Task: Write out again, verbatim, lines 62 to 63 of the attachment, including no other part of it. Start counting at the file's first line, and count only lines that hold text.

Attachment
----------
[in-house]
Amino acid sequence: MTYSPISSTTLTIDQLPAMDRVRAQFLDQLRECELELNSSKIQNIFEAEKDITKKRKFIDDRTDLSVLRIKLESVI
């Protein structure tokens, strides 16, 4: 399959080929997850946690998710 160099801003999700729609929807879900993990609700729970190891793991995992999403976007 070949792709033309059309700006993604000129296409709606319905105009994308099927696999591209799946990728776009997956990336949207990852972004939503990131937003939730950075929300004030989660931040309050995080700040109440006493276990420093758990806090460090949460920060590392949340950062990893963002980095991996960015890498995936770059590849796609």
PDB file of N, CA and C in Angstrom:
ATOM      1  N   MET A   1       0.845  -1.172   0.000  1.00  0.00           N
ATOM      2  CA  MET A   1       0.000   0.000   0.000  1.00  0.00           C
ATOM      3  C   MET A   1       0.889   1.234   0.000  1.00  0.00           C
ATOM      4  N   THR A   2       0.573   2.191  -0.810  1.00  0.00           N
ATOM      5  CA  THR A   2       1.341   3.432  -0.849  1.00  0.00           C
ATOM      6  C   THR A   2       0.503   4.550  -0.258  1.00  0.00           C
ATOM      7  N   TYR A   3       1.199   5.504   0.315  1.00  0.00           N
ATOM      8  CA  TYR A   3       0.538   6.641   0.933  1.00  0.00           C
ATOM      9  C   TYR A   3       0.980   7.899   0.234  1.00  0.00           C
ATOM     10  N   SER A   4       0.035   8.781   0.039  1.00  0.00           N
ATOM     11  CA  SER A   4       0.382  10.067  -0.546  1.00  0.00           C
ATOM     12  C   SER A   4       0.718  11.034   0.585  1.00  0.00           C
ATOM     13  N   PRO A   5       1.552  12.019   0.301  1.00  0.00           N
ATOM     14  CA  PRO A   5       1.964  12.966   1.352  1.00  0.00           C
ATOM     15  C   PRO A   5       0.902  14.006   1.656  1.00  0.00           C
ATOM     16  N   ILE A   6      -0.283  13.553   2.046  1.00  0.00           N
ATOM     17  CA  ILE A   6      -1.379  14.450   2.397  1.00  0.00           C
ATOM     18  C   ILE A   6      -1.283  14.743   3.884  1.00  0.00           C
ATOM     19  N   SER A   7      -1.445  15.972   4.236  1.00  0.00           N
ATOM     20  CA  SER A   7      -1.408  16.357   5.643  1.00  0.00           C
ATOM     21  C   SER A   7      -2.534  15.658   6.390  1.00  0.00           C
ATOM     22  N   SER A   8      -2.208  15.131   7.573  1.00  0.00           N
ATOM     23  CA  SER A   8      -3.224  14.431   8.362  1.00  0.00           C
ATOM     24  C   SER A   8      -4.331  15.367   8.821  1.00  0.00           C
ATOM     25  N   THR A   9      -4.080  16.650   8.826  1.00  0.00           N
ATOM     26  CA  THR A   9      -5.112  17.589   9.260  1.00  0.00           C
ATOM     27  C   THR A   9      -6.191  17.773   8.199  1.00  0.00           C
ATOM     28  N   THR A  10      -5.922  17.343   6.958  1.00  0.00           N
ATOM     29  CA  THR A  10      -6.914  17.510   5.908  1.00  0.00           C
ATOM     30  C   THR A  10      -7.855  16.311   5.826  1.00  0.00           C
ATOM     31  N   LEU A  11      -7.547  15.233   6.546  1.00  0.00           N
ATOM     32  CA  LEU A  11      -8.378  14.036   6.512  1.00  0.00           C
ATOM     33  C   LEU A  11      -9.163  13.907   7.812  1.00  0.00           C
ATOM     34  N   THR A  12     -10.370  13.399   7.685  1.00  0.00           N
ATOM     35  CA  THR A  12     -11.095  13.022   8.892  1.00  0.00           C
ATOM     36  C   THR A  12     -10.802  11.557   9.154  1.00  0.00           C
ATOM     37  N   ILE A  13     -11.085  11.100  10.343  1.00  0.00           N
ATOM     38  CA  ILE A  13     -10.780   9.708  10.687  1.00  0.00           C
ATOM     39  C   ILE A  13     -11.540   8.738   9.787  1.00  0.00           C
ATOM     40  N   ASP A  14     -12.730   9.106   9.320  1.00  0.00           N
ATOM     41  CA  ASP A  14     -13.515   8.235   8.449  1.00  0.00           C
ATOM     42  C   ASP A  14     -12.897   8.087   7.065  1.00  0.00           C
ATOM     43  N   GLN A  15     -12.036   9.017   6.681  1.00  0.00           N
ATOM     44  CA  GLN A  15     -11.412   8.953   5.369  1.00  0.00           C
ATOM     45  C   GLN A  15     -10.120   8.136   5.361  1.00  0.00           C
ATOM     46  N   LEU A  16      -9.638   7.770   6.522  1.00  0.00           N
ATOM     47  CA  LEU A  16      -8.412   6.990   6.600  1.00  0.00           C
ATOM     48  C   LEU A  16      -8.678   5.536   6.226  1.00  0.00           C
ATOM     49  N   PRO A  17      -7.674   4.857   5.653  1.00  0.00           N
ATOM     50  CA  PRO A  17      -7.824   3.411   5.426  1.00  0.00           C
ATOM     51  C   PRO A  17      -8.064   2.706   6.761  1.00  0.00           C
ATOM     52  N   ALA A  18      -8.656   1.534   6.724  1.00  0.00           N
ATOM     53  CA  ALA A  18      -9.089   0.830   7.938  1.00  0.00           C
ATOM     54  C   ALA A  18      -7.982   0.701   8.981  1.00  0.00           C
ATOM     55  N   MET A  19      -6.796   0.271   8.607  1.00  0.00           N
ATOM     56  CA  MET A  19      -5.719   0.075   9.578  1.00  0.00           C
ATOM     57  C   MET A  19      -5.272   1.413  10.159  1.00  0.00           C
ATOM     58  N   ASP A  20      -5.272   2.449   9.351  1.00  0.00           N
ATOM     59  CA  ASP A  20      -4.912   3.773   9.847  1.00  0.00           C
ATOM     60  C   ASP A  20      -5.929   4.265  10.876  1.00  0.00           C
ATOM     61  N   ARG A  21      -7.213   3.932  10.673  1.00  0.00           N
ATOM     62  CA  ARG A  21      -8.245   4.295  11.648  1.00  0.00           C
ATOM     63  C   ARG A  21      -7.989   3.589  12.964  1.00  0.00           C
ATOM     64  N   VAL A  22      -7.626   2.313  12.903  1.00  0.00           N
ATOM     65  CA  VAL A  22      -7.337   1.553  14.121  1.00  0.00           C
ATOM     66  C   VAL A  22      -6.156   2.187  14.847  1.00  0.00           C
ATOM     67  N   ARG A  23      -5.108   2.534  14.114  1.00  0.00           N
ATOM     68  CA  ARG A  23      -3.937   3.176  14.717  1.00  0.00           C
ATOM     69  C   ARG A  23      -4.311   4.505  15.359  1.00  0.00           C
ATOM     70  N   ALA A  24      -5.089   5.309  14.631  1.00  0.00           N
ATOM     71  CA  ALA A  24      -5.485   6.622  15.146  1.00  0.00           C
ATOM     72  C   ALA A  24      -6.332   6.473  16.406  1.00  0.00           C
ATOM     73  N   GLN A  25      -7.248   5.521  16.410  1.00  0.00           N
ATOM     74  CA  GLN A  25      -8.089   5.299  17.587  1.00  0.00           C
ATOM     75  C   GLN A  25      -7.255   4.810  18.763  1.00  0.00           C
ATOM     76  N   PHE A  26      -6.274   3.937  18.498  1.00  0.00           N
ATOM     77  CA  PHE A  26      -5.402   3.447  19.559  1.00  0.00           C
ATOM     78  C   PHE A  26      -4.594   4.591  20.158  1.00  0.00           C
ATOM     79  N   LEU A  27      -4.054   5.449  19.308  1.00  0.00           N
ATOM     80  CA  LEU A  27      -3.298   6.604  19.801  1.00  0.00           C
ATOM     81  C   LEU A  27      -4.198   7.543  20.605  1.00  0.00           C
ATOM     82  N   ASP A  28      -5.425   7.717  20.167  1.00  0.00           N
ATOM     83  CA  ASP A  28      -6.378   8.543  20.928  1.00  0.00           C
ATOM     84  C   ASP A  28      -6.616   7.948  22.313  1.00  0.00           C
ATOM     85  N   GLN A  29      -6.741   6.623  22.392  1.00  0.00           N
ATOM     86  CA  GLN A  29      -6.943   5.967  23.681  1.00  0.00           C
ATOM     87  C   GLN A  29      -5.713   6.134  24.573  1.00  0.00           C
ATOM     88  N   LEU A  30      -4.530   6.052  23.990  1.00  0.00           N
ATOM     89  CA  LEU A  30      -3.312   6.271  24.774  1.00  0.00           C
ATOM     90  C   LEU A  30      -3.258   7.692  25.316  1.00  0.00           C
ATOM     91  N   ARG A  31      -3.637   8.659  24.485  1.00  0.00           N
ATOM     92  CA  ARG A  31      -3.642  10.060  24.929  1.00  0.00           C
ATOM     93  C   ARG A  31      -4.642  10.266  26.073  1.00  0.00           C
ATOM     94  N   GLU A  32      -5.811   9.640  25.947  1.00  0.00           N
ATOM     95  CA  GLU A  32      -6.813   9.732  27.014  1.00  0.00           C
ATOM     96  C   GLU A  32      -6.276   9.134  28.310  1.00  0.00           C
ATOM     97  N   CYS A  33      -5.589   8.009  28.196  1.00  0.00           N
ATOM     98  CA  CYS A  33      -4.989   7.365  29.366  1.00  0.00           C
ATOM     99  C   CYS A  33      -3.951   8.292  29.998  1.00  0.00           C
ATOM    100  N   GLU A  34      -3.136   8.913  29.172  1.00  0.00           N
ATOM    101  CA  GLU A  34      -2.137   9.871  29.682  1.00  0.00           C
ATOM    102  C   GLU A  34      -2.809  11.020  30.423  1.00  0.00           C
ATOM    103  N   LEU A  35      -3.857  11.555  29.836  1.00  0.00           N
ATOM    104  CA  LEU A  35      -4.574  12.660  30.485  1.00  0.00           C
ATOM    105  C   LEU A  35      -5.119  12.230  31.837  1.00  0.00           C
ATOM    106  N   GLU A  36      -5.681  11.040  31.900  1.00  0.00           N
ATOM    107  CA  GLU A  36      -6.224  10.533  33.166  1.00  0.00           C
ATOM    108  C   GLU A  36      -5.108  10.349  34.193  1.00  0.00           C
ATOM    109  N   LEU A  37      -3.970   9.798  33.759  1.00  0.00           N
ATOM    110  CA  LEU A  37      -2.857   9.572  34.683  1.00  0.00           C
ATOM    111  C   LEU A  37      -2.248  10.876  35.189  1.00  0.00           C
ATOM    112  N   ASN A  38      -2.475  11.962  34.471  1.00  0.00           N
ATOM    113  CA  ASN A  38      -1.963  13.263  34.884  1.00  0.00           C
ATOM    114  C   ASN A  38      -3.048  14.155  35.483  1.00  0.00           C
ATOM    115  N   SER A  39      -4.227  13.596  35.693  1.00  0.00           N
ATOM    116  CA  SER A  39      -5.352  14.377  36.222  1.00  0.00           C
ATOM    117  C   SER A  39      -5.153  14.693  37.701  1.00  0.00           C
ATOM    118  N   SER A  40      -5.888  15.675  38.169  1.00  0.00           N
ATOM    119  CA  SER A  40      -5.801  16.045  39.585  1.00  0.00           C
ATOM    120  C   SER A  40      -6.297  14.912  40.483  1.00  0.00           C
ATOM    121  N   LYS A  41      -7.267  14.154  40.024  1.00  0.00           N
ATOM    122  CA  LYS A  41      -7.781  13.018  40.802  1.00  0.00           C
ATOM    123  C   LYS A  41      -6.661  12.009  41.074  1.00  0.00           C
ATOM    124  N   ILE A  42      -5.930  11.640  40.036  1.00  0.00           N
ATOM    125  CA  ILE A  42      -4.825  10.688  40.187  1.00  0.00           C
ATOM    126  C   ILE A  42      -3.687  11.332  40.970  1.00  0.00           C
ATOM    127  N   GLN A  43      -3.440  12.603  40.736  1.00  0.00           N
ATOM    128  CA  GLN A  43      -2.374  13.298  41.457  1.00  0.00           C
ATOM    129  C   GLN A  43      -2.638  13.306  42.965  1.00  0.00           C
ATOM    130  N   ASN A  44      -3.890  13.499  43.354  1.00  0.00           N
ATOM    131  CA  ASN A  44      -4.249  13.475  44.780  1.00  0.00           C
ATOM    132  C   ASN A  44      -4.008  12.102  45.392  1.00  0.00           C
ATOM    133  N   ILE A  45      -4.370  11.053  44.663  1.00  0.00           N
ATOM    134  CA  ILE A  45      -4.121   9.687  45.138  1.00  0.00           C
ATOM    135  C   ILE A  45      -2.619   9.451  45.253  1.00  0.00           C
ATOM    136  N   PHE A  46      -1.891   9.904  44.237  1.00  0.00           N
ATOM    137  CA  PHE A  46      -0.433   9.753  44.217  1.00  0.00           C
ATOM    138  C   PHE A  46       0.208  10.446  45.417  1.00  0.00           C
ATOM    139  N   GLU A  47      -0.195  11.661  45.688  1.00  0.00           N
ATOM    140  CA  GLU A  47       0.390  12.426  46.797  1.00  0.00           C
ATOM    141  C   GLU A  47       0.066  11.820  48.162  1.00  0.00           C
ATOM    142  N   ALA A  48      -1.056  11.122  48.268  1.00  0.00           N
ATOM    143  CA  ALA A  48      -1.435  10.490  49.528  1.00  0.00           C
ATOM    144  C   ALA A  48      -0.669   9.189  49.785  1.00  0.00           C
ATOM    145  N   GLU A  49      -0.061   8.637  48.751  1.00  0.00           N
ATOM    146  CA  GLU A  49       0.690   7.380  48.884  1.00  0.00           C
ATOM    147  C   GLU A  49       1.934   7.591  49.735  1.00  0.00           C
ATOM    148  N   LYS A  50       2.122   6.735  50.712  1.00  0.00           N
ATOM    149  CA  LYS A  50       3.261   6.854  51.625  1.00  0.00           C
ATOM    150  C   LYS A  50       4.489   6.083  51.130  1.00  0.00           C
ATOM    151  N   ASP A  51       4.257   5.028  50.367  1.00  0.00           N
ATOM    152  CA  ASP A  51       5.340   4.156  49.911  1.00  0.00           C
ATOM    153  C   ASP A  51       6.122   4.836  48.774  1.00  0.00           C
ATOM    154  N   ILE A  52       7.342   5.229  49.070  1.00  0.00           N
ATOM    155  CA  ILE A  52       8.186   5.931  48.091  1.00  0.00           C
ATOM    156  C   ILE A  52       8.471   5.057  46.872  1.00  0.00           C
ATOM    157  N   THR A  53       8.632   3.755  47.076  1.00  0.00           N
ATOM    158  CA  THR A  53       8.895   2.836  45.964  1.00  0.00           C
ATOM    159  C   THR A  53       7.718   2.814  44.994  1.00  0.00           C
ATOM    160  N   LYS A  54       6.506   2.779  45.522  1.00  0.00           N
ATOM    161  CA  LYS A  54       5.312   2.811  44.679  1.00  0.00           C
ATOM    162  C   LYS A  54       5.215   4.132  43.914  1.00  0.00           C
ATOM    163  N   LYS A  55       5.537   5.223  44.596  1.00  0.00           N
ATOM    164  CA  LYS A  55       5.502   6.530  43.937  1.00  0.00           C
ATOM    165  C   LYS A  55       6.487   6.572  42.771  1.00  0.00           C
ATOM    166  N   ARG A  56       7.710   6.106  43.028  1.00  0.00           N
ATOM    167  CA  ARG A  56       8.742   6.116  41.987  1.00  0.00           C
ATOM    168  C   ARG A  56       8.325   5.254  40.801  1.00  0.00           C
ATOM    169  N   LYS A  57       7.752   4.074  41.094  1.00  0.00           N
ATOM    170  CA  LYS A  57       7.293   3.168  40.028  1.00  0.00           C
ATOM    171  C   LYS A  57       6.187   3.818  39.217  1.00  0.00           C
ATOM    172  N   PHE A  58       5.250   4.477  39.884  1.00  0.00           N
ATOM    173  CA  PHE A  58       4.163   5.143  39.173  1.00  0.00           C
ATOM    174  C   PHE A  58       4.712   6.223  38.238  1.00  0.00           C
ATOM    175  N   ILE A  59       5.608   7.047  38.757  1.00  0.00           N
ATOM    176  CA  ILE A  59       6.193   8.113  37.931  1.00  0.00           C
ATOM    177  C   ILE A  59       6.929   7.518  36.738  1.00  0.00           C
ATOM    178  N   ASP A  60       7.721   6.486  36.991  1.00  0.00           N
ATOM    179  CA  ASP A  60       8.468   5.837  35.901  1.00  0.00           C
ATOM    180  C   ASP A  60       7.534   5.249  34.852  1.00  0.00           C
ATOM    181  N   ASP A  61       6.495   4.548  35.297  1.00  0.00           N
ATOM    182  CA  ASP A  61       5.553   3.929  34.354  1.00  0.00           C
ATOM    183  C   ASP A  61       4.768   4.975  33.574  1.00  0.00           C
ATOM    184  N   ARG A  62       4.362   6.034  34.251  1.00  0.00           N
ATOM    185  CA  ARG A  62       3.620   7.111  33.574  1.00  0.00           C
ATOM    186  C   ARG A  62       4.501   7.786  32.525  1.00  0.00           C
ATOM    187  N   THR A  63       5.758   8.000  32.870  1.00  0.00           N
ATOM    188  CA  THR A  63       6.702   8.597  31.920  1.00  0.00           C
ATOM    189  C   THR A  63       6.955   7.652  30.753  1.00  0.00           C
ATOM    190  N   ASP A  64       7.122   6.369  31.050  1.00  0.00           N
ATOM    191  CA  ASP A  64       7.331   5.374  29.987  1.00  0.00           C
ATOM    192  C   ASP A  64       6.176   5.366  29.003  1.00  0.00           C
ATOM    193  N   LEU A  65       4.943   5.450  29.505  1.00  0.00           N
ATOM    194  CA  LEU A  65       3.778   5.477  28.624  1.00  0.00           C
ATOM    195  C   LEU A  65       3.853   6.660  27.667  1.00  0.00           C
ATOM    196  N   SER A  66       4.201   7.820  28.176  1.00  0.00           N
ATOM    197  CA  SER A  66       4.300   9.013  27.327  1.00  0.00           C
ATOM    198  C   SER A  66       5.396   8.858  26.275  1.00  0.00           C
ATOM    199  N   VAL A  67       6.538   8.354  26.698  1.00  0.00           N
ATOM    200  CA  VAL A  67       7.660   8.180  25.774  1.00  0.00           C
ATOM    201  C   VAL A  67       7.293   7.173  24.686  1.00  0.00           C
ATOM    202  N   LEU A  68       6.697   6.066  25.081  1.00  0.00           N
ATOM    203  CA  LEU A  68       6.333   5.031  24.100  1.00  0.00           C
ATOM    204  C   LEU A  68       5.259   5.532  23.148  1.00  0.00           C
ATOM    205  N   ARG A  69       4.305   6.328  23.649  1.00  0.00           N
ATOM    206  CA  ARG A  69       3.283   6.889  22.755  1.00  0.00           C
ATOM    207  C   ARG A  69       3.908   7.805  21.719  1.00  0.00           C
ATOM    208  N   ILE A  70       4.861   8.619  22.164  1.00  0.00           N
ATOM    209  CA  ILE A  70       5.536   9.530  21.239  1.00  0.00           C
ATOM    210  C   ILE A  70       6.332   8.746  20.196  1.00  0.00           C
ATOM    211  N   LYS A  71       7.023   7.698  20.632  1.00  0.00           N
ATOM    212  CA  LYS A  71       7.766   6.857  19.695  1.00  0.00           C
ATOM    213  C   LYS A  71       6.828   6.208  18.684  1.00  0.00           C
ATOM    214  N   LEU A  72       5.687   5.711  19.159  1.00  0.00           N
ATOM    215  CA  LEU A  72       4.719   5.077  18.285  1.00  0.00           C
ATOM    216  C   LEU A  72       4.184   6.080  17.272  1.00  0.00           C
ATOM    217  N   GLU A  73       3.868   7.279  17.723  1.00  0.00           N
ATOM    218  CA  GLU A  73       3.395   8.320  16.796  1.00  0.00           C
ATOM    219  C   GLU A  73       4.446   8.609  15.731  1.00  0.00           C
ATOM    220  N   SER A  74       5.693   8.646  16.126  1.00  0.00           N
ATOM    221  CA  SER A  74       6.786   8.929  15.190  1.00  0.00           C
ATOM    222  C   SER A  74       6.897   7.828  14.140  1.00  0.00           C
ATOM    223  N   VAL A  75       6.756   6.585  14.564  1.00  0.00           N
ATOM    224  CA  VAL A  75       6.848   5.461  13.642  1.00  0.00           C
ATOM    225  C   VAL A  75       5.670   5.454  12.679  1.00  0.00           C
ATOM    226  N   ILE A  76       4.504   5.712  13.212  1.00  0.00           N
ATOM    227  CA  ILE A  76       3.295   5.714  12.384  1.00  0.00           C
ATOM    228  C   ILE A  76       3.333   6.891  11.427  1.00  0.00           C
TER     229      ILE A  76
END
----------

ATOM     58  N   ASP A  20      -5.272   2.449   9.351  1.00  0.00           N
ATOM     59  CA  ASP A  20      -4.912   3.773   9.847  1.00  0.00           C